Added to that, exercise also gives patients a welcome relief from the constant thoughts of addiction running through their heads. In this sense, it can serve as a healthy way to redirect their frustration or, at worst, it can just be a distraction.

Either way, exercise’s ability to detoxify the body, improve mood and cognition, and give your mind a break from the stress of recovery makes it an essential part of any alcohol or drug detox program.

Supplementary Treatments – Last but not least, a holistic detoxification program will also likely feature a number of supplementary treatments and therapies as well. While nutrition and exercise will probably be the main focus, some programs will use activities like yoga or mindful meditation sessions to help you regain some self-control and soothe your racing mind.

But it isn’t just “spiritual” activities like these that detox programs will incorporate. Many will often use other well-researched and evidence-based behavioral therapies like Motivational Enhancement Therapy or Cognitive-Behavioral Therapy as well.

There are plenty of other possibilities when it comes to which behavioral treatments your chosen program will use but, in the end, each one of them will help make withdrawals easier to bear and sobriety simpler to maintain.

What Else Is Involved in Professional Detoxification?

Detoxing from alcohol and drugs in a professional environment includes both of the above components (diet and exercise). But there’s more to detox than just those alone.

Below are a few of the most important benefits of partnering with a professional program rather than going through withdrawals all on your own. And realizing these benefits can instrumental in your chances of a full recovery.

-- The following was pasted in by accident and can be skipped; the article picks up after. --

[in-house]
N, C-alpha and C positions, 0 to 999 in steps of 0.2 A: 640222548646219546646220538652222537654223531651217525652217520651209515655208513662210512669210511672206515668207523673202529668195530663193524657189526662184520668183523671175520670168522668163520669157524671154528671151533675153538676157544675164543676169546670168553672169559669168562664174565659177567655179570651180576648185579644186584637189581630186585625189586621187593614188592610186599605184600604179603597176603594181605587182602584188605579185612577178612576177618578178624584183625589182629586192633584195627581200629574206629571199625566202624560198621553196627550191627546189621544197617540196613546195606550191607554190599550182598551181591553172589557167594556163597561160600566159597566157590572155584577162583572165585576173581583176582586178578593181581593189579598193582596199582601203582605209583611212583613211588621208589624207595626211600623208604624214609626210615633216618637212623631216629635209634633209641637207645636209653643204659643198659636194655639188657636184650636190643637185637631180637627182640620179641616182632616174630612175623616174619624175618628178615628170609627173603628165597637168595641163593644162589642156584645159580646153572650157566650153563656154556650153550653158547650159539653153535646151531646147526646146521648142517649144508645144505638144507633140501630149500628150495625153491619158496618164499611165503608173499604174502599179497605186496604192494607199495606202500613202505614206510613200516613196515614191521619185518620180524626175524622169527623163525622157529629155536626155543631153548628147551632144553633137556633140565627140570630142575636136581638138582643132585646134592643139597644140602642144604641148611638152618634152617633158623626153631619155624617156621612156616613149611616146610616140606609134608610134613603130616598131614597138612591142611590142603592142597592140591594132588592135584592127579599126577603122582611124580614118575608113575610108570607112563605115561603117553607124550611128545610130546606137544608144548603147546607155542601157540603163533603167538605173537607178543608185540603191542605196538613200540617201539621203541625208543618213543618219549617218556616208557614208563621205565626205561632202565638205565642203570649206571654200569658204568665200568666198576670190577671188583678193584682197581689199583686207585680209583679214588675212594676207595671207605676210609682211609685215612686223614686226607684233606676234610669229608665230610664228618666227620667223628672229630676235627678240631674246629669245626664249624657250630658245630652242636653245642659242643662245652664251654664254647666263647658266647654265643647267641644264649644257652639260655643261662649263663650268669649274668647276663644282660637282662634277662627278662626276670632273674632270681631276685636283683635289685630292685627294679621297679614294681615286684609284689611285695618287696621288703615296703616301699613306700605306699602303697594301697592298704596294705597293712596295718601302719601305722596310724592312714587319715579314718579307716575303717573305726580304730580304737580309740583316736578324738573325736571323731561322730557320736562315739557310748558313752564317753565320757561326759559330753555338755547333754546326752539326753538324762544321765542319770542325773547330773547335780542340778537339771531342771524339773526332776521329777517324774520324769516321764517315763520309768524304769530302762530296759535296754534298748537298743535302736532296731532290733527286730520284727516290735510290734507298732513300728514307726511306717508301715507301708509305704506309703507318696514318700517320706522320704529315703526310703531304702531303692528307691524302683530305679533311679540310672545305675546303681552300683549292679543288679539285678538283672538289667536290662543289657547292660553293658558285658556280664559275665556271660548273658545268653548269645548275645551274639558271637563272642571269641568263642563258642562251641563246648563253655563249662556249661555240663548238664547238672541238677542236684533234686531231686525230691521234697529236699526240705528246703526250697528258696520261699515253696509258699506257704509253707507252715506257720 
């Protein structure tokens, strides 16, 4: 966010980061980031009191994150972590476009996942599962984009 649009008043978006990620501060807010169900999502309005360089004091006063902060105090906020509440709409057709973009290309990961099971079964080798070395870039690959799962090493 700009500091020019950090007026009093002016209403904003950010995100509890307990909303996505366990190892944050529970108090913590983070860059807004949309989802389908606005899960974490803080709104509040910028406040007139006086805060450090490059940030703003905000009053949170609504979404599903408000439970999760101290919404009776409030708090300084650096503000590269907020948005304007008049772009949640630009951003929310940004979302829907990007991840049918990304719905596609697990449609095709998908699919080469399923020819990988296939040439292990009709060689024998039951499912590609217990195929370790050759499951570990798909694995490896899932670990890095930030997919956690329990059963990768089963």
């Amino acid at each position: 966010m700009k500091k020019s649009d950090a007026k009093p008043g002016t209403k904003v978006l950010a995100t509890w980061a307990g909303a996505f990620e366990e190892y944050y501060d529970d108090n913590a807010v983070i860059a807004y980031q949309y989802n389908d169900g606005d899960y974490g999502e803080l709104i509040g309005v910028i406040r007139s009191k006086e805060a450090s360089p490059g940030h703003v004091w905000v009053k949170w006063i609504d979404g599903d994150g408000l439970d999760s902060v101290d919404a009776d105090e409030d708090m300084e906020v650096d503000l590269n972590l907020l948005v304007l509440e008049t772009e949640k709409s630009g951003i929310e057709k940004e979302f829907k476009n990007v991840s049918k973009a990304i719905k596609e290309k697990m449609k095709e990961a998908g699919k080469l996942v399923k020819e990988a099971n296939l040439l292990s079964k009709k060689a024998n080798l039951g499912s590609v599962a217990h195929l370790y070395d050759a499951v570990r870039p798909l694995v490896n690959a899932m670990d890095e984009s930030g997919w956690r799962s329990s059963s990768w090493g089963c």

A Commitment to Stop Using – One of the most important aspects of a drug or alcohol detox program is the fact that they can keep you from turning back to using when your willpower fails. And no matter how in-control you may think you are right now, almost everyone going through withdrawals is overwhelmingly tempted to relapse at one point or another.

The professional staff at a detox facility will ensure that you will not relapse during the program, even by restraining you if necessary. And while you may be furious at the time, there’s no doubt that you’ll appreciate the sobriety that comes from it.

Increasing Your Water Intake – An often-overlooked benefit of a professional detox program is the fact that the staff there will help you attend to some very fundamental needs. Proper hydration, for instance, is critical when it comes to getting through the worst of your drug and alcohol withdrawals in one piece.

That’s because water not only helps flush out dangerous toxins from your system, it also helps make everything your body does far more effective and far more efficient. And that means a shorter, more comfortable detox process.

Get Professional Support – The expert staff at a detox facility for alcohol and drugs know about withdrawals. They know exactly what to expect, how long they’ll last, and, most importantly, how to make them far more manageable along the way.

When you go through detox at home, you miss out on all that that expertise has to offer. And not only can that mean you’re far more likely to end up relapsing (which certainly isn’t the end of the world), it also means that you could be putting yourself at risk for some very uncomfortable and very deadly complications.